And I discovered that a favorite maker of beauty products -- who shall remain nameless...J.M... -- uses parabens and synthetic fragrances in its products.  Very disappointing to some of my friends who swear by this company...which is owned by Estee Lauder.  Lesson: if the full ingredients are not on its website, write to the company and ASK.  Keep that nasty stuff off of your skin!

Wednesday, May 18, 2011

Oil & Water/Serum & Lotion

I started moisturizing my face my first year in college.  I'm not sure why; it just seemed to make sense, and it felt good on my face.  Now, after, ahem, several years of moisturizing, I've tried just about everything.

That is, until I started using natural oils.  It started with a great serum from Naturopathica.  Then I started blending my own serums.  It's amazing how great my face feels using these nourishing oils.  Who knew?

What I'm trying to understand is what the difference in effectiveness is between lotion (water & oil, basically) and serums (oils).  Does anyone know?  What's the benefit of a lotion?  A serum?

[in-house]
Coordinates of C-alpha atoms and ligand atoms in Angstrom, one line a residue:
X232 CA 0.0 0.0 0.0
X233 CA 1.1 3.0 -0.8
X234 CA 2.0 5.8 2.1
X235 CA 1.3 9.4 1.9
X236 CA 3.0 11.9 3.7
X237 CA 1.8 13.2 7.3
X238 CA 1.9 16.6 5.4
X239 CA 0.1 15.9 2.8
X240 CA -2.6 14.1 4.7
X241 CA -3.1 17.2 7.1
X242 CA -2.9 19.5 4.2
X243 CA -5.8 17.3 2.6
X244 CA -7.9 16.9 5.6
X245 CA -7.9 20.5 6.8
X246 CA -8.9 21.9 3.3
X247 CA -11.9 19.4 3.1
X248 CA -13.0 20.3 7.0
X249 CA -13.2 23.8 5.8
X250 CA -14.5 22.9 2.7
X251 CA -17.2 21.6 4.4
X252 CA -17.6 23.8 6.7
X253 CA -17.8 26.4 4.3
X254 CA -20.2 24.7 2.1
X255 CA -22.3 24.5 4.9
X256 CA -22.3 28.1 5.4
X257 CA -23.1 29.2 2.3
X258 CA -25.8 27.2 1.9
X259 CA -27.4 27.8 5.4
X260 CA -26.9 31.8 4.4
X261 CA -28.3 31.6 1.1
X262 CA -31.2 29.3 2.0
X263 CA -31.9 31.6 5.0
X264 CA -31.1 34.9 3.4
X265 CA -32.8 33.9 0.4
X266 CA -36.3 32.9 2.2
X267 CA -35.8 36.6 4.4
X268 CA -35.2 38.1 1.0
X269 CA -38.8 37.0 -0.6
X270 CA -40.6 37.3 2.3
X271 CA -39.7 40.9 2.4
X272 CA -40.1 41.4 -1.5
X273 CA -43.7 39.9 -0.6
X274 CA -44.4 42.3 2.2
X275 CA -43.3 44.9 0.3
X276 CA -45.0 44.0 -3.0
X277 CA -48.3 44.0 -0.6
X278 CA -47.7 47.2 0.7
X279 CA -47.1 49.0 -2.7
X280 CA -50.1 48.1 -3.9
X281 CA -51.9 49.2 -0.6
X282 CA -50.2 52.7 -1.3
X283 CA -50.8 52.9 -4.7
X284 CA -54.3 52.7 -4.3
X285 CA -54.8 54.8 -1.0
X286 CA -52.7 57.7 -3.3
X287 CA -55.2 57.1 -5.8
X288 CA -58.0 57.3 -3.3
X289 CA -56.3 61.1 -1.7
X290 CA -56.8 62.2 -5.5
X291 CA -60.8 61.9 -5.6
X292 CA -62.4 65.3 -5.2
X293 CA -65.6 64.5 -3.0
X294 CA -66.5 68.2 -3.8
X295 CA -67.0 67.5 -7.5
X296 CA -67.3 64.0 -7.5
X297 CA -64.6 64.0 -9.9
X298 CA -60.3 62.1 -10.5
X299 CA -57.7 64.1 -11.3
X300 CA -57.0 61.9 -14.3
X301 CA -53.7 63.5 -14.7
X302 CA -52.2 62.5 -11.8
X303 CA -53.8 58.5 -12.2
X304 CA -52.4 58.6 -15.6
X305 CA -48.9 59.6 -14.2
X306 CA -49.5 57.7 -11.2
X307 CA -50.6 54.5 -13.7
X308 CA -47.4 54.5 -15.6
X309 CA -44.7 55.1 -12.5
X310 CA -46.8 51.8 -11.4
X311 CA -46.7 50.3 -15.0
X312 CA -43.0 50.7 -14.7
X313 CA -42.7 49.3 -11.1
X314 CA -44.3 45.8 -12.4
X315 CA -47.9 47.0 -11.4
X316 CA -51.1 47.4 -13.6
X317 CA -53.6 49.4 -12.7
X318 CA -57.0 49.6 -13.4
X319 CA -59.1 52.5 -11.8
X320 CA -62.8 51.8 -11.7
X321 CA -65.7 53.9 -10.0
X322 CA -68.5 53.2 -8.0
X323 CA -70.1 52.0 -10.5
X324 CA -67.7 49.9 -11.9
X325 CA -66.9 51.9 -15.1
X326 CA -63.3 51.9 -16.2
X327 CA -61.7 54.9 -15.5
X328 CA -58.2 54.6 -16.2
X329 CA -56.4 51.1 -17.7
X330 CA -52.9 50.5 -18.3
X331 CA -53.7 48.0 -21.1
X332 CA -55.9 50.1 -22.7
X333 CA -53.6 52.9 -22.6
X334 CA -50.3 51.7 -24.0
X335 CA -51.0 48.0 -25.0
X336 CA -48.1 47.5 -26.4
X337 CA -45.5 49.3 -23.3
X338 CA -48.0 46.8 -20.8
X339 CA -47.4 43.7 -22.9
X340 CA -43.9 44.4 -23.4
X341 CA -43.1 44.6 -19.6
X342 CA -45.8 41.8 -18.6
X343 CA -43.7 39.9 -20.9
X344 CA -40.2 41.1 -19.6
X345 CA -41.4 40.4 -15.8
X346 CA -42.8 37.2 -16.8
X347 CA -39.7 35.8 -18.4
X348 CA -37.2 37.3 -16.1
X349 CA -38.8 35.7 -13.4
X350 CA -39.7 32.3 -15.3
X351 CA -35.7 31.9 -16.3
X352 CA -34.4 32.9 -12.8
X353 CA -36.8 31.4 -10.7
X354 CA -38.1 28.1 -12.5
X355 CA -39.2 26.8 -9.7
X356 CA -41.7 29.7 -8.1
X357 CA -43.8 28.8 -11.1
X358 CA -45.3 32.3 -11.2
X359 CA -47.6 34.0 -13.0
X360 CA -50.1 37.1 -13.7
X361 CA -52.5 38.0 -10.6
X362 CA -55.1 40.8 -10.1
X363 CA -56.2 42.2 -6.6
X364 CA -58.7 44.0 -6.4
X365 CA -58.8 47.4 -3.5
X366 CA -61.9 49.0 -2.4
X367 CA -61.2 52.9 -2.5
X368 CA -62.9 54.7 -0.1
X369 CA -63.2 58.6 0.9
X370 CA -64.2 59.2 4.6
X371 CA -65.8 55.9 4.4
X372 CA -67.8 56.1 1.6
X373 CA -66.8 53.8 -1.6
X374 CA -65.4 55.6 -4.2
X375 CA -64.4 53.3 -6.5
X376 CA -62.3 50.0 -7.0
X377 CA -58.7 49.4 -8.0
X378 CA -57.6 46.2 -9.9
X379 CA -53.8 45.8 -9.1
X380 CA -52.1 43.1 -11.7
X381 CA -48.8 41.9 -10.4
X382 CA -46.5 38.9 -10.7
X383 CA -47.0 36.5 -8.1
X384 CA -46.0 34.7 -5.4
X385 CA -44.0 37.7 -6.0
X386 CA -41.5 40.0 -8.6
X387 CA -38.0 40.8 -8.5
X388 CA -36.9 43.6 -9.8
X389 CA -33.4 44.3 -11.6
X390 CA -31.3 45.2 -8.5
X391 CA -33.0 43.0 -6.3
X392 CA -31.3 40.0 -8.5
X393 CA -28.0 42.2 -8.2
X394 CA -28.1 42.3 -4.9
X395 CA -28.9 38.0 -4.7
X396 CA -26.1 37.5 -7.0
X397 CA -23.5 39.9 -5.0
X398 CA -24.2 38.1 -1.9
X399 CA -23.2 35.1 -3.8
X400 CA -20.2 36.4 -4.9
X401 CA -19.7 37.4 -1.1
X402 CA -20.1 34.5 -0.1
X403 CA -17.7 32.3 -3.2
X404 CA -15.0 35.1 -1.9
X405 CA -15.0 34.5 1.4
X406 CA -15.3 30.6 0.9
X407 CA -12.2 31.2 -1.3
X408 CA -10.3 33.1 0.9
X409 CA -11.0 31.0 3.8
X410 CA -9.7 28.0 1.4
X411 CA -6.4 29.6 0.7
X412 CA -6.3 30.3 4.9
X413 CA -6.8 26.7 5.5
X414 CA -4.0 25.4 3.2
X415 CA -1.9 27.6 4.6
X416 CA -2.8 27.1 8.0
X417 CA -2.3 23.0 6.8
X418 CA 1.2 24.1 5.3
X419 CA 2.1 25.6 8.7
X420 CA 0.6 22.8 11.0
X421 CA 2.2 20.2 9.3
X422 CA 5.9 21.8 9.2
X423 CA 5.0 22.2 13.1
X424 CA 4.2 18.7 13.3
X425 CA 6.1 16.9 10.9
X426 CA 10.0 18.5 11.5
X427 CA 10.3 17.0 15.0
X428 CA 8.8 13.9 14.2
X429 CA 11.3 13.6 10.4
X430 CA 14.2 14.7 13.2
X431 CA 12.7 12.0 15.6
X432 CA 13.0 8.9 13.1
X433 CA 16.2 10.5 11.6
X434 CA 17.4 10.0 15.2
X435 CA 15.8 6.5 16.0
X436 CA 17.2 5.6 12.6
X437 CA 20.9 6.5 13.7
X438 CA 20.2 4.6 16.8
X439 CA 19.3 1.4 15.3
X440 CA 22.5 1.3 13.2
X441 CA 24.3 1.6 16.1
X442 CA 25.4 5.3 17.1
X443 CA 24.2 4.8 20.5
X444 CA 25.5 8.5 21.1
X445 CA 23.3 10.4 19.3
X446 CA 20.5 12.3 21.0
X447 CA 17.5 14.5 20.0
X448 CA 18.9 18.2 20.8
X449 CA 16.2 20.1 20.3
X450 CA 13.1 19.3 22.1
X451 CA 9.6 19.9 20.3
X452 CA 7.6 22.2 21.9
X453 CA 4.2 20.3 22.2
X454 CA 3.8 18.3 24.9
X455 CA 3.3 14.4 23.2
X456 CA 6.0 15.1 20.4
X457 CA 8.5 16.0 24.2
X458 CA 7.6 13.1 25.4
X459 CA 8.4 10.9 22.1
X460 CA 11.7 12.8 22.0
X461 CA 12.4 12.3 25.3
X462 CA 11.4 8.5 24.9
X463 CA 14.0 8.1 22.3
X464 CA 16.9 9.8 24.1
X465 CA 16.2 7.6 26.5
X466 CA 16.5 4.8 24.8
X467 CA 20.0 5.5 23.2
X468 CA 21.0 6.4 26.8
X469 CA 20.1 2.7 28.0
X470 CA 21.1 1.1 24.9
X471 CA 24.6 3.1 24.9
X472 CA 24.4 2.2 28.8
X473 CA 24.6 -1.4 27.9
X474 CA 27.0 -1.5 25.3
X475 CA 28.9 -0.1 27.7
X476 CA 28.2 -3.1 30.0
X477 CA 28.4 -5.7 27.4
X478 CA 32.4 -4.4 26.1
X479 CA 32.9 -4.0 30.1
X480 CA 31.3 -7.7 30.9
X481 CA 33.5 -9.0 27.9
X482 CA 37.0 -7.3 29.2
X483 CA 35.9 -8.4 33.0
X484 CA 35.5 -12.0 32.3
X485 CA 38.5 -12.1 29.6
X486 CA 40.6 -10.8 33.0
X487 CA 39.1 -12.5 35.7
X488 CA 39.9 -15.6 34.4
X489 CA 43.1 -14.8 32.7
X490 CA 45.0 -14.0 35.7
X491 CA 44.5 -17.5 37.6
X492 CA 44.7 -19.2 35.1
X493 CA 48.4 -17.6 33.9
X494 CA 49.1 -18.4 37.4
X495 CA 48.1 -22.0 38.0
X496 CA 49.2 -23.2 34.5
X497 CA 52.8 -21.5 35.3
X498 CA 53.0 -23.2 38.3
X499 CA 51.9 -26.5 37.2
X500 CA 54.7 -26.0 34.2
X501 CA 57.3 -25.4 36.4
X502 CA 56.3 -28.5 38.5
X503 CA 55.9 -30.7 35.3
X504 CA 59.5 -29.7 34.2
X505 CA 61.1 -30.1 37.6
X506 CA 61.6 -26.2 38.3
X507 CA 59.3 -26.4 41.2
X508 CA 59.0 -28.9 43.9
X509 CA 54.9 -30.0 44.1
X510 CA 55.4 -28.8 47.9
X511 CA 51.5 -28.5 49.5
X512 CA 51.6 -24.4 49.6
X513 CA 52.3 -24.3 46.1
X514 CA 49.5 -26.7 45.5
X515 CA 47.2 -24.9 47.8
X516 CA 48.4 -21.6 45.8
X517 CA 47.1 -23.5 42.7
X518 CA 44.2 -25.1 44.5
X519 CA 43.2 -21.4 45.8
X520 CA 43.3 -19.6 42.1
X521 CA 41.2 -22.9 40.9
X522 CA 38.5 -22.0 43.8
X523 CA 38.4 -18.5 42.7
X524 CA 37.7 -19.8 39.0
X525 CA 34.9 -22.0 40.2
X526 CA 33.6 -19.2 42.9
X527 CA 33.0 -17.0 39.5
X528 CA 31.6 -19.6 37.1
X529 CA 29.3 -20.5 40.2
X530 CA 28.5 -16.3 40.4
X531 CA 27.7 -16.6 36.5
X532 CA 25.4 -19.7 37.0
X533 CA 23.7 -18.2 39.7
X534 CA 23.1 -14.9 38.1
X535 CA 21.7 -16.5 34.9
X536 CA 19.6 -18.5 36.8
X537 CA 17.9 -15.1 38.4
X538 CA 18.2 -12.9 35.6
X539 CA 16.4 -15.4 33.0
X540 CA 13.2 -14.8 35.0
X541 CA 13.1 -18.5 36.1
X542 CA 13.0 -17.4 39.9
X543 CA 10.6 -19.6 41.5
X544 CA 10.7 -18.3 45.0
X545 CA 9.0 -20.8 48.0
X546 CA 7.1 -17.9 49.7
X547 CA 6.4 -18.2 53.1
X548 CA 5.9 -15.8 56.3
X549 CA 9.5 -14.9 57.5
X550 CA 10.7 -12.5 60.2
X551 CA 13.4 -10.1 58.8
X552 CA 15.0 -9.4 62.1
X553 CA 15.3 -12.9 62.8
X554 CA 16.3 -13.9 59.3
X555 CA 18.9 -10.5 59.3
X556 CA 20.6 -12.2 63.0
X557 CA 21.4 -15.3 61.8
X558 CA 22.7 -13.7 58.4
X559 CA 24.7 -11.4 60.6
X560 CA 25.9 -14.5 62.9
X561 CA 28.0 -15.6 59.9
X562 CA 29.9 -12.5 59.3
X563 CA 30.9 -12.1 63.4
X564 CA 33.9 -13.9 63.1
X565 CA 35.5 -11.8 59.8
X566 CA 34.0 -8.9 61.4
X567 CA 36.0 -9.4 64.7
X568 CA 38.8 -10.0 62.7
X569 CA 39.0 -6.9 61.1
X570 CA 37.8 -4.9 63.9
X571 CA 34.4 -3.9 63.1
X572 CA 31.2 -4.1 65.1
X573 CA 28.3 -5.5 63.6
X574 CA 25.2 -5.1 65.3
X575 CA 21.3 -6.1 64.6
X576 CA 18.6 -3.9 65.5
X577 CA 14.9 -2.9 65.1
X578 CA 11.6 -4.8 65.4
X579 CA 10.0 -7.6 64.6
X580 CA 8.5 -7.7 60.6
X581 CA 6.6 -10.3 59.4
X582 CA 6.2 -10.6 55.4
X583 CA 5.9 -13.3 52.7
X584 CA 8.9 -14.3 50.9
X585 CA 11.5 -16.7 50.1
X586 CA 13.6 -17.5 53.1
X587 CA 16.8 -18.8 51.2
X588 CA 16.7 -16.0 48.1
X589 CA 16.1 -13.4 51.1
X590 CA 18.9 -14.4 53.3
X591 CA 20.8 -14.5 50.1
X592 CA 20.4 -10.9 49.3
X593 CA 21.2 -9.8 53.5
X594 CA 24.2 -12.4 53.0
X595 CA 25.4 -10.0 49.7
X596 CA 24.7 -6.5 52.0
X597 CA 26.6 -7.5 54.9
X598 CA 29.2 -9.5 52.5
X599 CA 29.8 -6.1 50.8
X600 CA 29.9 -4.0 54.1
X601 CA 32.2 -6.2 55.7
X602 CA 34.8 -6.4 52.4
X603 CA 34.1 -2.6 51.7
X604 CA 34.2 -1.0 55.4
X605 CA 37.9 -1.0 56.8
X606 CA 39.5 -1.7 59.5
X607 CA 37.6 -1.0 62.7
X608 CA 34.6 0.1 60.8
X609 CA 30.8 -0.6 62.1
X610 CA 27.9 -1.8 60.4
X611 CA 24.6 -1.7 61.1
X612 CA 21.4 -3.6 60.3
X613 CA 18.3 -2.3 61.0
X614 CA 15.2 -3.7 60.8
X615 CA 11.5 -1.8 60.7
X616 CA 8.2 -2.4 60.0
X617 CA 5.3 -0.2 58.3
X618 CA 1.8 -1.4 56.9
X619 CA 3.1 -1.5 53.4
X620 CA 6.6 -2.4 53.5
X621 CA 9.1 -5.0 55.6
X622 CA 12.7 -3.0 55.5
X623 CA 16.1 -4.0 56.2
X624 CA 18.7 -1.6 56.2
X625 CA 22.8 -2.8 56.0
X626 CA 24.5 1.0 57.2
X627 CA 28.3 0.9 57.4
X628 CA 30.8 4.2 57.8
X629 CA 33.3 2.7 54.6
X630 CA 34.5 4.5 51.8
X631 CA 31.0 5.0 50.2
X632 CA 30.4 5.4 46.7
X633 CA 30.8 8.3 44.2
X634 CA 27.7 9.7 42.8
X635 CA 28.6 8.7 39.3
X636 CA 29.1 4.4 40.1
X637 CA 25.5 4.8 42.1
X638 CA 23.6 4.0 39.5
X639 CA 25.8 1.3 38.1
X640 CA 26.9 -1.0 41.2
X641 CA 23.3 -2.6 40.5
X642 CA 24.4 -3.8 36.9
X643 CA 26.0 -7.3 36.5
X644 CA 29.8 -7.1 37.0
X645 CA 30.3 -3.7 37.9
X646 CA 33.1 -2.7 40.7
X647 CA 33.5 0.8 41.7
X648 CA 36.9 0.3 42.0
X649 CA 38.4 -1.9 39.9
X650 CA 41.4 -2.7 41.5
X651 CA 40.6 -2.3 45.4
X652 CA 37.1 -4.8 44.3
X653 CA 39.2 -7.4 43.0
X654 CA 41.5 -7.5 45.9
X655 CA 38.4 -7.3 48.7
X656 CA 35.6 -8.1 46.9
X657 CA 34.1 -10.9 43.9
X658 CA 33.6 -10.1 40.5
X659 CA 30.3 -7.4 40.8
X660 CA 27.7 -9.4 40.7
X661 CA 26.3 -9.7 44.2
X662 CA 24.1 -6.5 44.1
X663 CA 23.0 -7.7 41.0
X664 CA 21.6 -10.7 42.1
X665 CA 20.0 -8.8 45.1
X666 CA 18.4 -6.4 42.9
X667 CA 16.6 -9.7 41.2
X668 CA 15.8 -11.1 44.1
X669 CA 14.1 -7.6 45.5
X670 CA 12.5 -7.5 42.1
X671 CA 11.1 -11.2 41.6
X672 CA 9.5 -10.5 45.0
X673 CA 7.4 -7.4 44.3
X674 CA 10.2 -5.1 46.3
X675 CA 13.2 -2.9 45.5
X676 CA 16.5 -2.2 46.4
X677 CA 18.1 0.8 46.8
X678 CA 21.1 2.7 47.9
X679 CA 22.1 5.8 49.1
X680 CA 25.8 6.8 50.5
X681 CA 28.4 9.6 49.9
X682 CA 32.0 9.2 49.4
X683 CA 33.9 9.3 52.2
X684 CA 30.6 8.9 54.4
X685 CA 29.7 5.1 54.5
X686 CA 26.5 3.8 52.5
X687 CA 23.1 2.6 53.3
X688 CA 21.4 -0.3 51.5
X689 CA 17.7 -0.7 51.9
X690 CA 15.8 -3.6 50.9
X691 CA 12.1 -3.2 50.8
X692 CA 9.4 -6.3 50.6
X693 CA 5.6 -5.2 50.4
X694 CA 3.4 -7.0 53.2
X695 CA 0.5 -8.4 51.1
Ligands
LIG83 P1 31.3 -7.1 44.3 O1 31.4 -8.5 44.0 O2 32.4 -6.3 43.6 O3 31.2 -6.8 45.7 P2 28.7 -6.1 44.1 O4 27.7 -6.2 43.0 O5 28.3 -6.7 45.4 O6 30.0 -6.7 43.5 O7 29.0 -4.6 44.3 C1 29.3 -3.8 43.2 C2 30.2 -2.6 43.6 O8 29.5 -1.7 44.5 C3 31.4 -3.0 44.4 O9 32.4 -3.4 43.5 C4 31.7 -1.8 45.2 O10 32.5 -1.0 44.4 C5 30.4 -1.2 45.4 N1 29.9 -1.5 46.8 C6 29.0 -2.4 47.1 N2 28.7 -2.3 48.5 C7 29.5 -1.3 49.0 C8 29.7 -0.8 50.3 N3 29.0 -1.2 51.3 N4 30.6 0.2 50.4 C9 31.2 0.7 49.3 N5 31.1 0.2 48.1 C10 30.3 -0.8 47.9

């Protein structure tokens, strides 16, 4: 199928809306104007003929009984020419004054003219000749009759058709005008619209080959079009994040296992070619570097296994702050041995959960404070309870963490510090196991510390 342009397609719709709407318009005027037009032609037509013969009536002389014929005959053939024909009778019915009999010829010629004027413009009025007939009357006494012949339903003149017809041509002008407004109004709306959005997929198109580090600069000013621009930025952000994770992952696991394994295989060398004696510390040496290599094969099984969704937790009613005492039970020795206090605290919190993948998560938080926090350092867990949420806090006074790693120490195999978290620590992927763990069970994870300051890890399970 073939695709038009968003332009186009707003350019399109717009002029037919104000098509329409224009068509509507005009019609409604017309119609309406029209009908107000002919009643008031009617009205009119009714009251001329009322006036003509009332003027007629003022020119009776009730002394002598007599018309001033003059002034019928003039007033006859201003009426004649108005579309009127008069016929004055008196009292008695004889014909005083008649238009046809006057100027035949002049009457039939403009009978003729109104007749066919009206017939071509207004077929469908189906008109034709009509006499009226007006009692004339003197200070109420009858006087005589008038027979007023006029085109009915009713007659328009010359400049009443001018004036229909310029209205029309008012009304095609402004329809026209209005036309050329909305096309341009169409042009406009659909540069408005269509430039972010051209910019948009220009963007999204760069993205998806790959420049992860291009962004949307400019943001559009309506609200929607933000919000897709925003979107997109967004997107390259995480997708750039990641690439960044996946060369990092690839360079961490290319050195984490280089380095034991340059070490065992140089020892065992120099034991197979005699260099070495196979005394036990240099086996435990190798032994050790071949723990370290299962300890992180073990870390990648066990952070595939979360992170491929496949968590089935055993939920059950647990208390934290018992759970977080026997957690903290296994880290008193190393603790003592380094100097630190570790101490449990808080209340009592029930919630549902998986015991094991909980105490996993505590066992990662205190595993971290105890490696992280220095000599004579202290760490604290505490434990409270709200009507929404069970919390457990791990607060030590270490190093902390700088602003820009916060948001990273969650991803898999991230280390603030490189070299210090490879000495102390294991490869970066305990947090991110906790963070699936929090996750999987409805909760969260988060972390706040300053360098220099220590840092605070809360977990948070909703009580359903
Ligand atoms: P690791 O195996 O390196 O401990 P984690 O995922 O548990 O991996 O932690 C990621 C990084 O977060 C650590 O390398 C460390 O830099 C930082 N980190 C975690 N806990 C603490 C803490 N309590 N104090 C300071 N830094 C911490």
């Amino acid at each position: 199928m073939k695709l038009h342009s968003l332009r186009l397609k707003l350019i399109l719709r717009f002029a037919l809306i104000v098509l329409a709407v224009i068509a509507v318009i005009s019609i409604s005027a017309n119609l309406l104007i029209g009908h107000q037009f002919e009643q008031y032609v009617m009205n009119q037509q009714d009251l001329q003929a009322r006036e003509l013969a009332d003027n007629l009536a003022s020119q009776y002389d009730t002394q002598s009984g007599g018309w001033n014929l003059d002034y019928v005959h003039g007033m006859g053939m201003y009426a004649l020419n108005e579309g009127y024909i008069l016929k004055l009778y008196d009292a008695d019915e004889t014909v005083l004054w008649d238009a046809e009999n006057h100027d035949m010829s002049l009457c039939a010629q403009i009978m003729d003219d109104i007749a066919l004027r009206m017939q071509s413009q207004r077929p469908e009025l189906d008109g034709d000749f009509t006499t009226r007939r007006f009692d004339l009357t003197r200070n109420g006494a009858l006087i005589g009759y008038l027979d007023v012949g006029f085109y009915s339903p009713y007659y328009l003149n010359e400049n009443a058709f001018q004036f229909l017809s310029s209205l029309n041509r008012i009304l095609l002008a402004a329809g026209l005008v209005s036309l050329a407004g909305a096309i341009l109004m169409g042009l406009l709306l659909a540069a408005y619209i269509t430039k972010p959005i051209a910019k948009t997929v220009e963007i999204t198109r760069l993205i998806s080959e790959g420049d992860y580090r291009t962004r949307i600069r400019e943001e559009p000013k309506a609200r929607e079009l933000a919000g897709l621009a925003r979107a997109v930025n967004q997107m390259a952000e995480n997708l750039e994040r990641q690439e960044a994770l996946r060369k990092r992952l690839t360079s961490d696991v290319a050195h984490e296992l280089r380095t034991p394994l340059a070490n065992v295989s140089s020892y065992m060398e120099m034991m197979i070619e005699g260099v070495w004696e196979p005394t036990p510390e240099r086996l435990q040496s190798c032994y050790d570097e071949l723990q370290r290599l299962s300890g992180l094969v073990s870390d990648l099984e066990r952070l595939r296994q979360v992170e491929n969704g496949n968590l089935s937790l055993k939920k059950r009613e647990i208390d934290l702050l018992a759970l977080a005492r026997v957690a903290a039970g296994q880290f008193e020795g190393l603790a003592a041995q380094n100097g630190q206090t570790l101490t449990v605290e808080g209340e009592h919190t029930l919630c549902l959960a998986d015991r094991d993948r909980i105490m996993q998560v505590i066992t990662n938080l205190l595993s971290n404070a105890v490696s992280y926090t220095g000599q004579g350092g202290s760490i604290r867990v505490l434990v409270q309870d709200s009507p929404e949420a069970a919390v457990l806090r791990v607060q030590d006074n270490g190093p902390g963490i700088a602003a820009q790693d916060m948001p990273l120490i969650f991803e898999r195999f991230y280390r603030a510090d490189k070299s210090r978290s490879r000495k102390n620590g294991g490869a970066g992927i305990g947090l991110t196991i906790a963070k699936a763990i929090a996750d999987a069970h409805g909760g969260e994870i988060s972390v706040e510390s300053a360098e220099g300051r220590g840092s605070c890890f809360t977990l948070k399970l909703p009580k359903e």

In the meantime, I'm going to stick to my serums (evening primrose, rosehip, pumpkin seed, avocado...ahhhh....)

Tuesday, May 17, 2011

Massage & Depression (2)

As a follow-up to yesterday's posting about how massage can help depression, I just read that depression can worsen arthritis symptoms.  As this article relates, a massage addresses 2 things at once (at least).

With that in mind, doesn't it make sense to get regular massage?

See the article in Massage magazine here:

Monday, May 16, 2011

Massage & Depression

A 2010 review of studies has suggested that massage may be beneficial in the battle against depression.  Despite the inability to perform truly "blind" clinical trials (i.e. it is obvious to the subject and clinicians if a subject is receiving a massage or not), there seems to be sufficient evidence in studies to point to the effectiveness of massage in reducing depression.